1. Chanel's Staged Feminist Protest:
In his second groundbreaking show of the year, Karl Lagerfeld morphed his SS15 Chanel girls into an army of rioting feminists who chanted their way down a runway reimagined as a Parisian boulevard. 2014 has undoubtedly been a statement year for girl power, with #freethenipple movement and Emma Watson’s UN campaign (which the show referenced with a “He for She” banner). Critics claimed the spectacle was merely a publicity stunt, to which King Karl responded, “it was right for the moment.” There’s no doubting Lagerfeld is the master of capturing the zeitgeist and, like the show or not, it affirmed that strong, independent girls are in fashion.
2. We lost Oscar de la Renta
The American fashion legend passed away this year, though his house is making a bold bid for the future in the hands of newly appointed creative director Peter Copping. As Glenda Bailey, Bazaar’s Editor in Chief, puts it: “Fashion, at its best, is about grace. In this way, Oscar de la Renta was fashion.”
To this note, it must be added: The fashion industry lost another major figure this year, Louise Wilson. Less famous than De la Renta, Wilson was at least as influential, as the course director of the fashion MA program at London's Central Saint Martins. Her students included, among many others, Christopher Kane, Mary Katrantzou, and Simone Rocha.
3. Enter Kendall Jenner
Since making her runway debut at Marc Jacobs AW14, Kendall has been elevated into the echelons of fashion’s most in-demand muses. Choosing Chanel’s Métiers d'Art show over Victoria’s Secret, the 19-year-old breakout star is determined to earn her stardom in the high fashion world.
4. Barneys Launch All-Transgender Campaign
Barneys New York’s casting of 17 transgender models for a SS14 campaign spoke volumes about how the fashion world is embracing gender fluidity. 2014 has been a big year for transgender models – thanks to the likes of Andreja Pejic, Hari Nef and Lea T – and for a major, mainstream department store to offer their nod of support was groundbreaking. Shot by Bruce Weber, the “Brothers, Sisters, Sons & Daughters” campaign featured models from across the trans-spectrum.
5. Fashion’s Game of Musical Chairs Went Around and Around
Nicolas Ghesquière took the reins at Louis Vuitton. At Loewe, J.W. Anderson replaced Stuart Vevers, who’d left last year to head up Coach. As mentioned already, After the Spring '15 shows in Paris, Peter Copping left Nina Ricci for Oscar de la Renta, news that was quickly overshadowed by the announcement that John Galliano (!) would return to fashion as Creative Director at Maison Martin Margiela (!!) and indeed had already been issued his de rigueur white lab coat.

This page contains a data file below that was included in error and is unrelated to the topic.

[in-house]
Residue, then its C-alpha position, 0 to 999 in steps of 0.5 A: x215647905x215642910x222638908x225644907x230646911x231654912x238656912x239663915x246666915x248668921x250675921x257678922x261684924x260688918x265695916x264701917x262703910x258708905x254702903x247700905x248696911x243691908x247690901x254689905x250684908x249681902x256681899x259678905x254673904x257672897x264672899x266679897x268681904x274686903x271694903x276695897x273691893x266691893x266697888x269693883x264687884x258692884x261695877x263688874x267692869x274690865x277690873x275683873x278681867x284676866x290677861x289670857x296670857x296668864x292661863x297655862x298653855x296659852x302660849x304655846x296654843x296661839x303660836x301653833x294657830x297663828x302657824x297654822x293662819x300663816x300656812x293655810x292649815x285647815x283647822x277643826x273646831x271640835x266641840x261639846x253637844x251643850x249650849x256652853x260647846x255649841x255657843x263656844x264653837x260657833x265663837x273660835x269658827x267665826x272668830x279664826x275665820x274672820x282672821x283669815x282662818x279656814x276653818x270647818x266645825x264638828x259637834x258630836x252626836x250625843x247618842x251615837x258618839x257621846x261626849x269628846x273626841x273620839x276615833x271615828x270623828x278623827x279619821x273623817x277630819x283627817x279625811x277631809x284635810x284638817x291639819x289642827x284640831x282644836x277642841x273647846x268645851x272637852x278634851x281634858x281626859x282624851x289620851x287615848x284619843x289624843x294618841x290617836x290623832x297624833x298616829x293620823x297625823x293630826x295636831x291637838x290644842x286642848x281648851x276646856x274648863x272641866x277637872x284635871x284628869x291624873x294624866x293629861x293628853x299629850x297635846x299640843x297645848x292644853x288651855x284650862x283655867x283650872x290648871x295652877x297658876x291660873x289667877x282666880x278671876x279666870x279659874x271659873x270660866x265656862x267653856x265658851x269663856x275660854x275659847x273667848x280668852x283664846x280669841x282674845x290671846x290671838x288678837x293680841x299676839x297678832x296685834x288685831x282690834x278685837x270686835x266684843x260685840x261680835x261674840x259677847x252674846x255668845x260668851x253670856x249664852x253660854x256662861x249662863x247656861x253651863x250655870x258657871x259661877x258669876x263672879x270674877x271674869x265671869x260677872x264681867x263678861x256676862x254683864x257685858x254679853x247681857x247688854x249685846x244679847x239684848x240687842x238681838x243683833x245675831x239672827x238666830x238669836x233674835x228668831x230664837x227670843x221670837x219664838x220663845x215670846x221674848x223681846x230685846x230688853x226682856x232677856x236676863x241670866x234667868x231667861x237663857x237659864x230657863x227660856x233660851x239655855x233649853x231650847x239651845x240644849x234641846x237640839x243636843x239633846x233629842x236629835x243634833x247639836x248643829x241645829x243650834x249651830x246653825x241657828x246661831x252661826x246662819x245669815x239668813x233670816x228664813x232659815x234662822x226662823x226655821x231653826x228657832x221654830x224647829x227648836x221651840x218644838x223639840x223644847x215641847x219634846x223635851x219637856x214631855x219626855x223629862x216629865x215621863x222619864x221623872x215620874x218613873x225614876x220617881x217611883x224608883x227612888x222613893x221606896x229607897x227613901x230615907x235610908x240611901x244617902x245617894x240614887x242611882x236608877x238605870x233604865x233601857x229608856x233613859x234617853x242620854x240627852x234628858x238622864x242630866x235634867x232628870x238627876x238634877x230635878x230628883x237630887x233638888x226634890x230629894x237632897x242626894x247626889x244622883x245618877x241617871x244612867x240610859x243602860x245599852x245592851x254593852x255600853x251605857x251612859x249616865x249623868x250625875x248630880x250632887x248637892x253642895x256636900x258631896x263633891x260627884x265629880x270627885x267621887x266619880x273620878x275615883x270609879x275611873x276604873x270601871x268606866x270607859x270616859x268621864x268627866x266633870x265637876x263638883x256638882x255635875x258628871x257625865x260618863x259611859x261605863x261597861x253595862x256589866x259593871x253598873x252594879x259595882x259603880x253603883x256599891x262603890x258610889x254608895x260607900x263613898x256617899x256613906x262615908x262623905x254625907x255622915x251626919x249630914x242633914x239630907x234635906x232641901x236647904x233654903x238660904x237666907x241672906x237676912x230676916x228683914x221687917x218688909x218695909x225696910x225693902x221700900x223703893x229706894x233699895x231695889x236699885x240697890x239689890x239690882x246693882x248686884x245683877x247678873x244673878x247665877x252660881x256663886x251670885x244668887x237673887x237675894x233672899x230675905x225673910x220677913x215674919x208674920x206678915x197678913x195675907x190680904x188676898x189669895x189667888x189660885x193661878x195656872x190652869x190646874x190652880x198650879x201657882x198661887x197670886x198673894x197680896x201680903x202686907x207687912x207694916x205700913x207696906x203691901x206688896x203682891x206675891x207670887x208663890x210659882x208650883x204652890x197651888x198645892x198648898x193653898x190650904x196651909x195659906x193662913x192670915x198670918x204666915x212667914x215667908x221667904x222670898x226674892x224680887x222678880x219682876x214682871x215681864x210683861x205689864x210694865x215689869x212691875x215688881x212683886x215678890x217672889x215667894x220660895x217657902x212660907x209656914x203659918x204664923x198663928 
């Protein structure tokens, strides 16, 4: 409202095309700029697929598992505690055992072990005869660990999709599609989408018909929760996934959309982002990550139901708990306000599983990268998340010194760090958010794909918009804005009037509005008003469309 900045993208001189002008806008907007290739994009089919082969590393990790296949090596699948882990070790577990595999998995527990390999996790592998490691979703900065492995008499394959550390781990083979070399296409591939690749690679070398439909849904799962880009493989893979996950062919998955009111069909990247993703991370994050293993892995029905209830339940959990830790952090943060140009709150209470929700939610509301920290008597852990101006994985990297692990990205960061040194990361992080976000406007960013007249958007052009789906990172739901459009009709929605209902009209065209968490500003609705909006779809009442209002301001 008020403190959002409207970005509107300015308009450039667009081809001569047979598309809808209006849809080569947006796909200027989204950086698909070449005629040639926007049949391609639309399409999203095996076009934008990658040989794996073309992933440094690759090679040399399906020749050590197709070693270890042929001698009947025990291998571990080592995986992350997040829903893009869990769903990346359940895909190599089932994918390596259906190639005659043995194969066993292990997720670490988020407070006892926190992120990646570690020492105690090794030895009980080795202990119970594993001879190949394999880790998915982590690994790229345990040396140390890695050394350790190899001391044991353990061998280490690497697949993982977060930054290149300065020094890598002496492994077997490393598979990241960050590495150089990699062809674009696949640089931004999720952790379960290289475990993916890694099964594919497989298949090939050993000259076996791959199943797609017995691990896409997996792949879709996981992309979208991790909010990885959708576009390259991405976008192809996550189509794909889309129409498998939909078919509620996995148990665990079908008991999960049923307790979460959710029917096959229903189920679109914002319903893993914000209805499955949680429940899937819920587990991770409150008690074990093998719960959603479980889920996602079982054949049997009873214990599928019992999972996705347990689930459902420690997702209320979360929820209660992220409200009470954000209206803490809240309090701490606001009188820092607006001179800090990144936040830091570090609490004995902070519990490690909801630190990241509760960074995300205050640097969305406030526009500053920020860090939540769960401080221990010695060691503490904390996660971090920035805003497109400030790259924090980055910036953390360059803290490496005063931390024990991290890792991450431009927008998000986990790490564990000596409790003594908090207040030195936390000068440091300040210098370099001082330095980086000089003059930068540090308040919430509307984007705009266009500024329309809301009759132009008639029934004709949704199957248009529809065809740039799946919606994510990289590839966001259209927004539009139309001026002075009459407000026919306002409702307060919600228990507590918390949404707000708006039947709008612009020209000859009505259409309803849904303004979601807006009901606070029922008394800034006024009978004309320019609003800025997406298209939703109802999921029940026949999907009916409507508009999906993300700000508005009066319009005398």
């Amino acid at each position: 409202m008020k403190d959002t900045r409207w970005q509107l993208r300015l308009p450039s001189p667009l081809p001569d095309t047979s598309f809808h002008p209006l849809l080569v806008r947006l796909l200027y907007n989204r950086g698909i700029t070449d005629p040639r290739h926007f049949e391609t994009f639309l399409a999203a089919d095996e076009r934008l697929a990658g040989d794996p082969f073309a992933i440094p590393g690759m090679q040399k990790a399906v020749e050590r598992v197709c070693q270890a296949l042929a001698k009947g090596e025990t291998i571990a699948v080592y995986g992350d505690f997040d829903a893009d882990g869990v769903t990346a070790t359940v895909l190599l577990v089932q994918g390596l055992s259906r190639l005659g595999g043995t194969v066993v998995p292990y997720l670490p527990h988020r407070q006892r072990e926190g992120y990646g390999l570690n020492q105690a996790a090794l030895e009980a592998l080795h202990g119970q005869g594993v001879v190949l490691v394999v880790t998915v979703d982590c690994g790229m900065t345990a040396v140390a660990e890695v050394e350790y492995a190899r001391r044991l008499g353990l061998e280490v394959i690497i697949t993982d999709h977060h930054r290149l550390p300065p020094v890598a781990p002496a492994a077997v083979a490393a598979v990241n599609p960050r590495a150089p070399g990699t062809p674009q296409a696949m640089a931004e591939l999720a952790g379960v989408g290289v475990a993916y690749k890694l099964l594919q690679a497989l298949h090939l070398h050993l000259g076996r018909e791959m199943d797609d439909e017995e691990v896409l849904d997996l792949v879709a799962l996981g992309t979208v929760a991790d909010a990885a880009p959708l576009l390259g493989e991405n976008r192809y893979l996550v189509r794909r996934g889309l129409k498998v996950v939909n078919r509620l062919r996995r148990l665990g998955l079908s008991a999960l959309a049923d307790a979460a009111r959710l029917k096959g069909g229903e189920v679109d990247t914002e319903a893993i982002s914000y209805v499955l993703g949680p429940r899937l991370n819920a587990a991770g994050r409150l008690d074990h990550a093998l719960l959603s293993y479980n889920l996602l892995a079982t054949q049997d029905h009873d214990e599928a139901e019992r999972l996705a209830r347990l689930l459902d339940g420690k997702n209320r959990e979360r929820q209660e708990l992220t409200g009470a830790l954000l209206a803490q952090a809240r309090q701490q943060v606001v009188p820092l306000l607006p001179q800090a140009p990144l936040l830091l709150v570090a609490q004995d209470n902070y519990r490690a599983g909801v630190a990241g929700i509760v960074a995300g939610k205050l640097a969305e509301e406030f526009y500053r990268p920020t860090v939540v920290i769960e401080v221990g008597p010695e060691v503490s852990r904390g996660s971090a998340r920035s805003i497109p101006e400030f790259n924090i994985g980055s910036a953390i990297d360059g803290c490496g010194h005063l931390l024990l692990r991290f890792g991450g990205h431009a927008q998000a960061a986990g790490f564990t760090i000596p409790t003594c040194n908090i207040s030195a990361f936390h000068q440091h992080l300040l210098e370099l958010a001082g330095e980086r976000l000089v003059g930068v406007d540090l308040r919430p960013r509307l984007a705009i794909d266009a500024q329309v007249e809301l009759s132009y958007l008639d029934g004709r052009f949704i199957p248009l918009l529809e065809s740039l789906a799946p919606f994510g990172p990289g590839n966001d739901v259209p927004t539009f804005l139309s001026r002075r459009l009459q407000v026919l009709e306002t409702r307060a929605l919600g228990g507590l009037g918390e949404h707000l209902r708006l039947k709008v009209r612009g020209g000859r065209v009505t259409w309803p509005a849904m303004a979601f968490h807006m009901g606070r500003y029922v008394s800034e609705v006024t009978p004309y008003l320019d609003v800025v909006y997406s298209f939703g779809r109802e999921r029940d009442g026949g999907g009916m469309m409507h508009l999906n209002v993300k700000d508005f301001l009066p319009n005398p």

6. Alexander Wang Legitimizes Athleisure
Much like its cousins, health goth and normcore, athleisure is the buzzword on everyone’s lips this year. One of the very best things to happen this year was the Alexander Wang x H&M show, because Missy Elliott performed at the after-party and the model parade was preceded by a parkour performance that pretty much defied physics. The sportif streetwear debuted in stores and online in early November and crashed the e-tailers sites, before selling out almost immediately.
7. Fashion goes POP
For his eagerly-anticipated Moschino debut, Jeremy Scott brought fast fashion to the runway, Americana-style: Spongebob and chocolate bars, a model channeling a McDonald’s employee, and sweaters embossed with “Cash Cow” and “Fur Real.” And it had more than just golden arches in common with McDonald’s: in a bold precedent that scorned the industry’s usual six-month delay, the clothes were available for consumption as soon as the show ended. Vver at the house of Chanel, Karl Lagerfeld was making haute tracksuits for models to wear as they shopped the Chanel supermarché. Fast food: Check. Supermarket sweep: Check. Tony the Tiger: Check, courtesy of Anya Hindmarch's Fall '14 breakfast-cereal-inspired handbags, a major favorite among fashion bloggers.
looking at fashion as fine arts, architecture, anthropology, an extreme form of human performance.